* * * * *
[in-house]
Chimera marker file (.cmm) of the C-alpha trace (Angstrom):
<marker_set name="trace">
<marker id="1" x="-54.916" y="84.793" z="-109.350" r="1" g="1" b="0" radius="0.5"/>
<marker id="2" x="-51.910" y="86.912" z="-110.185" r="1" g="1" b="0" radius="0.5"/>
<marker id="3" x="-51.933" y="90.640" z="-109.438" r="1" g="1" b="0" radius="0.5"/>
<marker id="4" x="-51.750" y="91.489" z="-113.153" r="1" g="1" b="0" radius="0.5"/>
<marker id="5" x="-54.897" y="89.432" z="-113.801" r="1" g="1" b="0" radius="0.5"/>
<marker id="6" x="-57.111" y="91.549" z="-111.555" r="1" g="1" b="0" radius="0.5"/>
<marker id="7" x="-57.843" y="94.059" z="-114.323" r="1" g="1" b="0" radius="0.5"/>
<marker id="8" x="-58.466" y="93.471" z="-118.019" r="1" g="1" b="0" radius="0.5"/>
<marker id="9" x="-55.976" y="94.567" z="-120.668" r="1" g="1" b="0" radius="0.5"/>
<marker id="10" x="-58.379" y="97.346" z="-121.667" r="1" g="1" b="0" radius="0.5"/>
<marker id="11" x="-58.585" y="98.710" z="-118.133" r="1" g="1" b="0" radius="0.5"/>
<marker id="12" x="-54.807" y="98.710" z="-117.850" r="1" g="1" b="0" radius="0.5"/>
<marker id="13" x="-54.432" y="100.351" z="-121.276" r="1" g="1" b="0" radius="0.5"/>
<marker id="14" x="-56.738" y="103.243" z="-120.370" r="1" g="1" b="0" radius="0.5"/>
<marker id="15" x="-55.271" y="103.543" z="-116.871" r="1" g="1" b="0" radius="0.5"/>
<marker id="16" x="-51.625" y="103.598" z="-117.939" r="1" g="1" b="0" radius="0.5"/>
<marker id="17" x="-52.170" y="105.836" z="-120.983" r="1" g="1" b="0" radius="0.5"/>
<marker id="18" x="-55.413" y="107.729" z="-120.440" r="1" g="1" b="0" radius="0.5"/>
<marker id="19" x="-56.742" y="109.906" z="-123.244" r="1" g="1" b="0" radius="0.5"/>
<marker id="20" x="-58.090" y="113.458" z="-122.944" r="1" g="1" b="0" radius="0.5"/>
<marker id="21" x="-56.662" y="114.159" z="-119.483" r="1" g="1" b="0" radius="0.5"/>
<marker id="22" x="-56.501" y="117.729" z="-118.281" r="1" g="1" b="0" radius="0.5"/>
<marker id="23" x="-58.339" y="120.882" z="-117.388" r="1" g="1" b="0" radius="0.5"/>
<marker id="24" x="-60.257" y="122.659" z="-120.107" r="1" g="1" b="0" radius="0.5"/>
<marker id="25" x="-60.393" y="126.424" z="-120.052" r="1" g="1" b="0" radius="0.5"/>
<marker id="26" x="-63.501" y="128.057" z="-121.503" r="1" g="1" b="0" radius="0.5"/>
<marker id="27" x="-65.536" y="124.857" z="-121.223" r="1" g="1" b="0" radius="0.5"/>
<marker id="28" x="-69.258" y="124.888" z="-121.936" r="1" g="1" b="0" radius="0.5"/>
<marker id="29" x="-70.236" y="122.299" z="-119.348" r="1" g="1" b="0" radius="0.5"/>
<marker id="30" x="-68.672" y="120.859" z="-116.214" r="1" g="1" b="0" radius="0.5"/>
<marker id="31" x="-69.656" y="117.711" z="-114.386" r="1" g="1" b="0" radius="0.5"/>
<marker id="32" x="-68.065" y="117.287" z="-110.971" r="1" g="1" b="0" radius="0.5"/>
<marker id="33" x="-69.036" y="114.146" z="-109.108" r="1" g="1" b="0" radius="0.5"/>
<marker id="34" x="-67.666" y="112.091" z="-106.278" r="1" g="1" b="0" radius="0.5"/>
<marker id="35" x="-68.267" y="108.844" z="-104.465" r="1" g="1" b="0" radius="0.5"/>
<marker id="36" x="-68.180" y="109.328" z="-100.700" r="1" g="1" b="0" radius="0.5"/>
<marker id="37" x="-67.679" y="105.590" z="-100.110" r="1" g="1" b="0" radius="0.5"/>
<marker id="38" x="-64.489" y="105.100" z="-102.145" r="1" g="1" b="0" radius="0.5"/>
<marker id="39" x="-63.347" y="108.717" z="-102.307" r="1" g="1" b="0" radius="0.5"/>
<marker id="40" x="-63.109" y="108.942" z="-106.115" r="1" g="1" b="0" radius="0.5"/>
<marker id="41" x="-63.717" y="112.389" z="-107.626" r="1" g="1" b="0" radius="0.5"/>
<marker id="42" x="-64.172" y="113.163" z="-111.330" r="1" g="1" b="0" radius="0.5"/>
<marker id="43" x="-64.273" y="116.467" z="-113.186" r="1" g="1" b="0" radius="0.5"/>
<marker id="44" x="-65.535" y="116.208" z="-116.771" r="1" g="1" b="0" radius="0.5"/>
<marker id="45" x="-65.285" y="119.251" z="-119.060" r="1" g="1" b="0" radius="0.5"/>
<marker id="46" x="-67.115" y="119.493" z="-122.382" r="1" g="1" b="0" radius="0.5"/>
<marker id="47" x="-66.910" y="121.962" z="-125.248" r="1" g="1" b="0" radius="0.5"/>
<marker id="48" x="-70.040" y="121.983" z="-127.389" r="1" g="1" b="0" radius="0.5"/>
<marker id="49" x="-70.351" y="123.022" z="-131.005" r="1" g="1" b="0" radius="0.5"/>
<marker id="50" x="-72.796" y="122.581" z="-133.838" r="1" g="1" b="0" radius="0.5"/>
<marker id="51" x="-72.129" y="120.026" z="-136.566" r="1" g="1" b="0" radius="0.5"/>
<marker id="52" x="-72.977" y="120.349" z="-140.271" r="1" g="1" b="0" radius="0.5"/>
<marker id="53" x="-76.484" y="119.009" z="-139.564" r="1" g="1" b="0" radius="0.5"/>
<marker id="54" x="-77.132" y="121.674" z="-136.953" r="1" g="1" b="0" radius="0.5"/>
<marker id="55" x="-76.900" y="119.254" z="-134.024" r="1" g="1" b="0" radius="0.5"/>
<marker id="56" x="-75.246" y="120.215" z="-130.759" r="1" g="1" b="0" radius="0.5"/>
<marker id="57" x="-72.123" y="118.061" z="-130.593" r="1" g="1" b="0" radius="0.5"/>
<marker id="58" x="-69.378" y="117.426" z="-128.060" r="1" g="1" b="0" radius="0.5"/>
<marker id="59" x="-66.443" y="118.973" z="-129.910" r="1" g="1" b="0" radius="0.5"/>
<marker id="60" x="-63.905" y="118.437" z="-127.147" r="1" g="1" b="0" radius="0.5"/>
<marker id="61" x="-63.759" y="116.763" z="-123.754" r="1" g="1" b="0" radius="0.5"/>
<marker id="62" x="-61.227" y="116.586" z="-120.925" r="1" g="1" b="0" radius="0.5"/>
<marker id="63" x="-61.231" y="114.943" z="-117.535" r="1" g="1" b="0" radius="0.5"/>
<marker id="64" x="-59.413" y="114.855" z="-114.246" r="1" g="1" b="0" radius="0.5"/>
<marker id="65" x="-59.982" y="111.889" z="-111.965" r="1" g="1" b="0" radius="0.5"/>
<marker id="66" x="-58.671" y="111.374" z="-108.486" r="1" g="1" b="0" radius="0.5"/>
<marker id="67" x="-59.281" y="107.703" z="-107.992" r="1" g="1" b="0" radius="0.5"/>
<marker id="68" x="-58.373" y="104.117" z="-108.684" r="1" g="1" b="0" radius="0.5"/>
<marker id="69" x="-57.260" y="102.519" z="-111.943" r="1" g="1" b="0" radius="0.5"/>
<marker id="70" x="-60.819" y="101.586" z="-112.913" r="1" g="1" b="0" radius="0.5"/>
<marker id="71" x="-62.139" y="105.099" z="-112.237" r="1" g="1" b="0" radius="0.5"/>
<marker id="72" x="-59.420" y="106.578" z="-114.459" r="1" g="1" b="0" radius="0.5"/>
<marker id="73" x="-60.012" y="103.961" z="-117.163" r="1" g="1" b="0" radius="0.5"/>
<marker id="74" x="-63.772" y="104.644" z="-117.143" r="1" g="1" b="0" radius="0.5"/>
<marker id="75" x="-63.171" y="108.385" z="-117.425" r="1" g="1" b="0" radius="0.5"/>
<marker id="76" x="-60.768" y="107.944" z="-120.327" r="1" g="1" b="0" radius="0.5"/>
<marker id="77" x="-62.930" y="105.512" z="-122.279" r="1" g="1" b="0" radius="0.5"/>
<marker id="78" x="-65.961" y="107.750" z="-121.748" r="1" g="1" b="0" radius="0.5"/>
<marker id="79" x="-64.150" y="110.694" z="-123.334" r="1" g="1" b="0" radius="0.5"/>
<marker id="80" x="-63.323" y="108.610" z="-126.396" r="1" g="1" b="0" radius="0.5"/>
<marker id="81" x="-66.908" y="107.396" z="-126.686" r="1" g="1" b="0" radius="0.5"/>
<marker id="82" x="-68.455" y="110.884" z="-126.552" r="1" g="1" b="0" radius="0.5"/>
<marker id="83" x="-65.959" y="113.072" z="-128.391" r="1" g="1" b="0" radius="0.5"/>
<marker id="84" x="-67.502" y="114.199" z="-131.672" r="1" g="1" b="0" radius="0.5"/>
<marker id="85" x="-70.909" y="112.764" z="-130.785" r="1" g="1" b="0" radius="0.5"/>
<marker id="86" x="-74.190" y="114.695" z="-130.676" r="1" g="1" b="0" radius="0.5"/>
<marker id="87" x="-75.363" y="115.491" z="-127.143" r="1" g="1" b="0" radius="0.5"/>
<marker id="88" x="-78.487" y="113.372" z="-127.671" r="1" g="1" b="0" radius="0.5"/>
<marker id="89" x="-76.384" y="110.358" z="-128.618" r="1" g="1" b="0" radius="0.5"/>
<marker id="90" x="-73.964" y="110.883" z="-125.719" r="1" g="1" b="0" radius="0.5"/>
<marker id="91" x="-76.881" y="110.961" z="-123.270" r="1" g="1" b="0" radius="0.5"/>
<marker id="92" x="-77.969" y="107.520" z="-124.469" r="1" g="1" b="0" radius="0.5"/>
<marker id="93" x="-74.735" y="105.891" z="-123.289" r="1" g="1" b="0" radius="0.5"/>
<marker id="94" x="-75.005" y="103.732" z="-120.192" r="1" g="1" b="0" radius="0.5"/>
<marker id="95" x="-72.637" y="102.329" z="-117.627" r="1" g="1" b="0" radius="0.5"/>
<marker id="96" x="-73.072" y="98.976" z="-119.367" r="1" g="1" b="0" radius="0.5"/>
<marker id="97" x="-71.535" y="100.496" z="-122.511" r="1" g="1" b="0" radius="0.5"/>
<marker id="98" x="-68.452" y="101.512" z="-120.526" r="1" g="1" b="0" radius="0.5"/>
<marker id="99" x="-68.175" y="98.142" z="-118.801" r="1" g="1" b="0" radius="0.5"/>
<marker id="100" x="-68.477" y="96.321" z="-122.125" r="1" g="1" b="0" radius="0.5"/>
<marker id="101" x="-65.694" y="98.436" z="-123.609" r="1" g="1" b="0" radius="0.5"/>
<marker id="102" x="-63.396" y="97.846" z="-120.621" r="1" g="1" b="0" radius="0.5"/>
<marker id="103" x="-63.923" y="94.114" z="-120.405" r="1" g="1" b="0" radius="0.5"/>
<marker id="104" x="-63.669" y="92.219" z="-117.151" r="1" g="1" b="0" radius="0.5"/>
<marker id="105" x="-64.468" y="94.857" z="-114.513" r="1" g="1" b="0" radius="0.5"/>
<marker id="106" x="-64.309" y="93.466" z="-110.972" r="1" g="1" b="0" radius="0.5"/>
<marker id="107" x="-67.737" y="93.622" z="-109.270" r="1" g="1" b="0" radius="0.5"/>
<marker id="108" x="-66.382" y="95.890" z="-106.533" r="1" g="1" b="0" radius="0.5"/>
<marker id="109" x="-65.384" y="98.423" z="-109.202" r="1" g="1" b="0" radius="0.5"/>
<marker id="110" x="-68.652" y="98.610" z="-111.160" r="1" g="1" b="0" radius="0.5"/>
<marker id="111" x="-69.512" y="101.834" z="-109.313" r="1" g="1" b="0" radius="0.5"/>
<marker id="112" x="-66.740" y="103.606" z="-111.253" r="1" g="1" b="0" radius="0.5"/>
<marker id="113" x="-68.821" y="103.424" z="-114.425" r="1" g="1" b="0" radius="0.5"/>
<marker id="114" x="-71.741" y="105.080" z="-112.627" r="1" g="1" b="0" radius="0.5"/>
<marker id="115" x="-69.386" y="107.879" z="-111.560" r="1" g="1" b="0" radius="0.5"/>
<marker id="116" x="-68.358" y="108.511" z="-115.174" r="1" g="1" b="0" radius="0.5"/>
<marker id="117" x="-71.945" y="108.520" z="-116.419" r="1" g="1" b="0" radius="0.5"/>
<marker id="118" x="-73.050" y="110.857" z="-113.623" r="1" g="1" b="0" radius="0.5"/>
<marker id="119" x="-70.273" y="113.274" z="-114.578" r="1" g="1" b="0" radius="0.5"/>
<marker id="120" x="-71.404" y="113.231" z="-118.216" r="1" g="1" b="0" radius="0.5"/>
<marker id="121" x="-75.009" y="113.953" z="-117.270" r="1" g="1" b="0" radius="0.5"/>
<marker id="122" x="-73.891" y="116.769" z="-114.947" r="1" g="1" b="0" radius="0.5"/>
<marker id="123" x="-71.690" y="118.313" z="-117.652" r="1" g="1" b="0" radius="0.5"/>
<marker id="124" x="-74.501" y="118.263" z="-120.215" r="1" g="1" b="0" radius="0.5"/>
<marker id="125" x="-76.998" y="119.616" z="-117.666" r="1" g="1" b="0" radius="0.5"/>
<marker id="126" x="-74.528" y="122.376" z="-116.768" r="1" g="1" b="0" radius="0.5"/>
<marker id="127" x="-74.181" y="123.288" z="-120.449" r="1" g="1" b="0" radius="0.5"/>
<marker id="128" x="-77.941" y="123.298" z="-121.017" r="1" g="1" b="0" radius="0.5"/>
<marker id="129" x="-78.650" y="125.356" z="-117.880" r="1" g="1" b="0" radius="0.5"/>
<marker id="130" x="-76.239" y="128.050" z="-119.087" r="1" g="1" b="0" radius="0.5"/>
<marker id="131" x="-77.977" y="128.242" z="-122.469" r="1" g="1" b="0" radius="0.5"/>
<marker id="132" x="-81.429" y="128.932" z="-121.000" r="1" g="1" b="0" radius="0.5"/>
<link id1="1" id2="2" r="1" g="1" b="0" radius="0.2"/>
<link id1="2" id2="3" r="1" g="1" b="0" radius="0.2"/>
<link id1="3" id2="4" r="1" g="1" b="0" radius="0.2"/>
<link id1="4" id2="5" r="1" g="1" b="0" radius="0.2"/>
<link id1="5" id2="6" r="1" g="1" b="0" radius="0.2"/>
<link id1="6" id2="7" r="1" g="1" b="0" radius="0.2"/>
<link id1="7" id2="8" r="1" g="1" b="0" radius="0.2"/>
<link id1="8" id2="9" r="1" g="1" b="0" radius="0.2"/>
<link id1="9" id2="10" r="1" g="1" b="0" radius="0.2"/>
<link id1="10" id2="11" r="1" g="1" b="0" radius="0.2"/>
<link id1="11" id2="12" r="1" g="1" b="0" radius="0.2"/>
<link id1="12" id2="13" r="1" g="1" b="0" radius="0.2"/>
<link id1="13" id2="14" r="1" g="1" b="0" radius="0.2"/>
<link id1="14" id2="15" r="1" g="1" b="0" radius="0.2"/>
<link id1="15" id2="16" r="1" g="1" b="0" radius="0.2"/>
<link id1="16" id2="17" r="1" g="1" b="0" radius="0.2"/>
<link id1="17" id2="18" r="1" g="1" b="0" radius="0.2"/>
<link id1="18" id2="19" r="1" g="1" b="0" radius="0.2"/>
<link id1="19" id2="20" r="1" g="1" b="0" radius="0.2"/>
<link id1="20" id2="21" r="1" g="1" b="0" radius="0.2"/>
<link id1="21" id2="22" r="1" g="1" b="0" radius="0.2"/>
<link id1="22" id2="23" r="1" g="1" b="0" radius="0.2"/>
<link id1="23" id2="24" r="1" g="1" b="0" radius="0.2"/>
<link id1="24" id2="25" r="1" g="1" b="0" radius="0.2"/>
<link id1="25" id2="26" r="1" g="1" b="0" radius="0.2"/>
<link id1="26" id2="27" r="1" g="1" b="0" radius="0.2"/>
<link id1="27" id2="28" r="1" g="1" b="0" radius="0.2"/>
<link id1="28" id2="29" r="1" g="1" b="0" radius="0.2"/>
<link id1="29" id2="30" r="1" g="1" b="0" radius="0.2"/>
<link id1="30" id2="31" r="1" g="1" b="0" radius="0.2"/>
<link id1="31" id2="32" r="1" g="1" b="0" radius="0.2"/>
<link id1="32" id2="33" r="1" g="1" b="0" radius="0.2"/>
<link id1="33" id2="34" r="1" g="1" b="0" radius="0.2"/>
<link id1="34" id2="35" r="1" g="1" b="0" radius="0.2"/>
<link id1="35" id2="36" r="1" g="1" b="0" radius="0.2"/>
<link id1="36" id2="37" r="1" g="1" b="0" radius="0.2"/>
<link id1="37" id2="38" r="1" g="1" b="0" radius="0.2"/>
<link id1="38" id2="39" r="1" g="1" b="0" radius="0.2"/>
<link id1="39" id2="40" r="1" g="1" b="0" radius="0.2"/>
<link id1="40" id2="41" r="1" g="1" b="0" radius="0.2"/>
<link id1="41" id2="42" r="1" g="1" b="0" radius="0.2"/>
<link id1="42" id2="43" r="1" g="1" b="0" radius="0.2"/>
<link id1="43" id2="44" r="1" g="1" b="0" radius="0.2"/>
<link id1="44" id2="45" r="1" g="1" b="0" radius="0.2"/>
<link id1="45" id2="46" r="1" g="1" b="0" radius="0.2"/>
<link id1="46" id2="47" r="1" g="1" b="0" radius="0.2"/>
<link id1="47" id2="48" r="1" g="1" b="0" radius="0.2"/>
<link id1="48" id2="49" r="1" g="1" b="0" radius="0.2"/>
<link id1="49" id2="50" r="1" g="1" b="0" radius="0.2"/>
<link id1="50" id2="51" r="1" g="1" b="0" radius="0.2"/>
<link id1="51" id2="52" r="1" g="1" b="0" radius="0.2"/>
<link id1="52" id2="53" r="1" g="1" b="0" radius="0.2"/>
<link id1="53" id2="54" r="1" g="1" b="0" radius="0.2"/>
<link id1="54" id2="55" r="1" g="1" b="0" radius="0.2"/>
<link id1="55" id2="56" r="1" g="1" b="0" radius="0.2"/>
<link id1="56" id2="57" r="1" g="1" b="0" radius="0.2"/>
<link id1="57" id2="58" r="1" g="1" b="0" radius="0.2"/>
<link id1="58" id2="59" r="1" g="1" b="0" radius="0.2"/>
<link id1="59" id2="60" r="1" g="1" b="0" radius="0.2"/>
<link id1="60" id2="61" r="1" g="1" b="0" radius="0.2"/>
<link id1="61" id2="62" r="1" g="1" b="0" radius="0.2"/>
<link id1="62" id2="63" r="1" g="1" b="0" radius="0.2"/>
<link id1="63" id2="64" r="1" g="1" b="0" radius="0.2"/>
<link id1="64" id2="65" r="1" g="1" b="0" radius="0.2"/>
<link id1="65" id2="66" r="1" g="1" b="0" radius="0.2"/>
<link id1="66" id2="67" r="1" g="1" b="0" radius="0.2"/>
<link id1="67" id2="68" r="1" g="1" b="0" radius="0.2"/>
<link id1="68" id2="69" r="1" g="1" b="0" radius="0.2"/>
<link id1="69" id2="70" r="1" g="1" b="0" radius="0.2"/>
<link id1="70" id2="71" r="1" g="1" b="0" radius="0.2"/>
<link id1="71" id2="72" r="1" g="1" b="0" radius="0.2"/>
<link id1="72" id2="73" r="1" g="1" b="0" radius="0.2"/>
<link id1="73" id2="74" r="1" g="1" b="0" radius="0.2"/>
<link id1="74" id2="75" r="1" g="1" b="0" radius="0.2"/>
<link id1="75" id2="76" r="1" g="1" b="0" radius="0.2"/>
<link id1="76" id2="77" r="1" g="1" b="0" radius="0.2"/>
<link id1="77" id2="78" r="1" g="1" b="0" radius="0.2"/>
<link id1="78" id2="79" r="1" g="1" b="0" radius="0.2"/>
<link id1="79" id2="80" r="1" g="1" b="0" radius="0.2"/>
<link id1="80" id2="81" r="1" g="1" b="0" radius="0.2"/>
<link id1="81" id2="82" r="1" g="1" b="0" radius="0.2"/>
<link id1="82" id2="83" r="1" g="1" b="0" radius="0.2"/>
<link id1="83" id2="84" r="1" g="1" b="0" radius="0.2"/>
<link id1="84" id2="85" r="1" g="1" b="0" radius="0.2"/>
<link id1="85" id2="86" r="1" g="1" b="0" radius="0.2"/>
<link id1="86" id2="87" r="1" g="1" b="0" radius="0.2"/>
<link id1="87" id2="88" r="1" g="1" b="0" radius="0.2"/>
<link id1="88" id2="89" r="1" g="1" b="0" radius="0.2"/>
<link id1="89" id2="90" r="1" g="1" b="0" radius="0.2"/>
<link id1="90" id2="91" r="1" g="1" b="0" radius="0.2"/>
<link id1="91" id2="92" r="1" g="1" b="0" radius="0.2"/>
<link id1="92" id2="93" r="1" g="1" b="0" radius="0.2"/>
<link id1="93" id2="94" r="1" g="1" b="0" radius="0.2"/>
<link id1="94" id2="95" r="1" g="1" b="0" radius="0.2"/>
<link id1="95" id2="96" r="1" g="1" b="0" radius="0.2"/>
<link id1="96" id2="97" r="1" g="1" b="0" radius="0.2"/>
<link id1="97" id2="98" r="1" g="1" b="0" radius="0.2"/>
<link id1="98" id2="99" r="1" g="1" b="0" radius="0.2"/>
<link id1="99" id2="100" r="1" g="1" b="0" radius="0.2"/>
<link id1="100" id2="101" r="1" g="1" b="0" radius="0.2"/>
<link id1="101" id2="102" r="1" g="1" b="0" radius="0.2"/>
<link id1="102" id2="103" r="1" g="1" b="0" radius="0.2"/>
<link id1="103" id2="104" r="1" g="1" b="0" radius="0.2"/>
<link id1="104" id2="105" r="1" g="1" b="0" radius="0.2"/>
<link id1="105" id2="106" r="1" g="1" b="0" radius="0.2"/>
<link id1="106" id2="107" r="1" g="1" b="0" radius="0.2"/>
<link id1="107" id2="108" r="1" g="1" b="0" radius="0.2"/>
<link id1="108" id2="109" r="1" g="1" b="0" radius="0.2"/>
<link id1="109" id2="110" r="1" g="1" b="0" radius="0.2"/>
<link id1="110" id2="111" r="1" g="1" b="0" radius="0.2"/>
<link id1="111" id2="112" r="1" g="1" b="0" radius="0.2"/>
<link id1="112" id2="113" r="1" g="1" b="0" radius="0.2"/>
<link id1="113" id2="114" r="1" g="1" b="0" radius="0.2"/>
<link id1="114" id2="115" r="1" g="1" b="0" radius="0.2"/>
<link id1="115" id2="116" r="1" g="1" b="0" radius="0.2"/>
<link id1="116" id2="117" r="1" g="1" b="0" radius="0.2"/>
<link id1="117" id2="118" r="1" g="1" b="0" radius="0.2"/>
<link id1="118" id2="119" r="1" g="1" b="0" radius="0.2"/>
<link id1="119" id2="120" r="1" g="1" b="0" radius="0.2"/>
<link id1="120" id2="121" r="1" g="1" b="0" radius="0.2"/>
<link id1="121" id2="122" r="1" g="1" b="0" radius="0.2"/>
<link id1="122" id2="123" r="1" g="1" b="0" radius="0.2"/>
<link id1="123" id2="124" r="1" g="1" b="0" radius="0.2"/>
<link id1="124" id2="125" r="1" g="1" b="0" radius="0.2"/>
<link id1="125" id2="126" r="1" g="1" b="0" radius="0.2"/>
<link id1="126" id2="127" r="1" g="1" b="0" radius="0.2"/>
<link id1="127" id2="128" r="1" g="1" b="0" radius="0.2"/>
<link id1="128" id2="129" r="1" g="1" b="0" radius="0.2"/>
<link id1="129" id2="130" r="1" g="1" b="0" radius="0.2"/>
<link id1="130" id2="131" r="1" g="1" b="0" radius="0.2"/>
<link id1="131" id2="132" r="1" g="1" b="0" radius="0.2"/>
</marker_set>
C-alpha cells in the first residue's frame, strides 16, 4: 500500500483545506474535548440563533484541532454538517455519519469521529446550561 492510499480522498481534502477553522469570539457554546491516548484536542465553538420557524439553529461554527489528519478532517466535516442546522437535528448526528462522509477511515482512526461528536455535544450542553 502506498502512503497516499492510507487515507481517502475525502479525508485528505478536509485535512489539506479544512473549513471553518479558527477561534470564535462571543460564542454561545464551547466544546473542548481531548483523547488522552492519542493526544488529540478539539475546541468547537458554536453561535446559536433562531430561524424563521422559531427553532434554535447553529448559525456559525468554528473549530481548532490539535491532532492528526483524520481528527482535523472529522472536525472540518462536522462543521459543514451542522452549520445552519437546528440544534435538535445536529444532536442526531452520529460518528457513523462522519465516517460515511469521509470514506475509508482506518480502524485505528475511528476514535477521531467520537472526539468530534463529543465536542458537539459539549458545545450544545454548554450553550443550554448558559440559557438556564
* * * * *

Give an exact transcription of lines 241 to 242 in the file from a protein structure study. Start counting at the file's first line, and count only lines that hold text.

<link id1="106" id2="107" r="1" g="1" b="0" radius="0.2"/>
<link id1="107" id2="108" r="1" g="1" b="0" radius="0.2"/>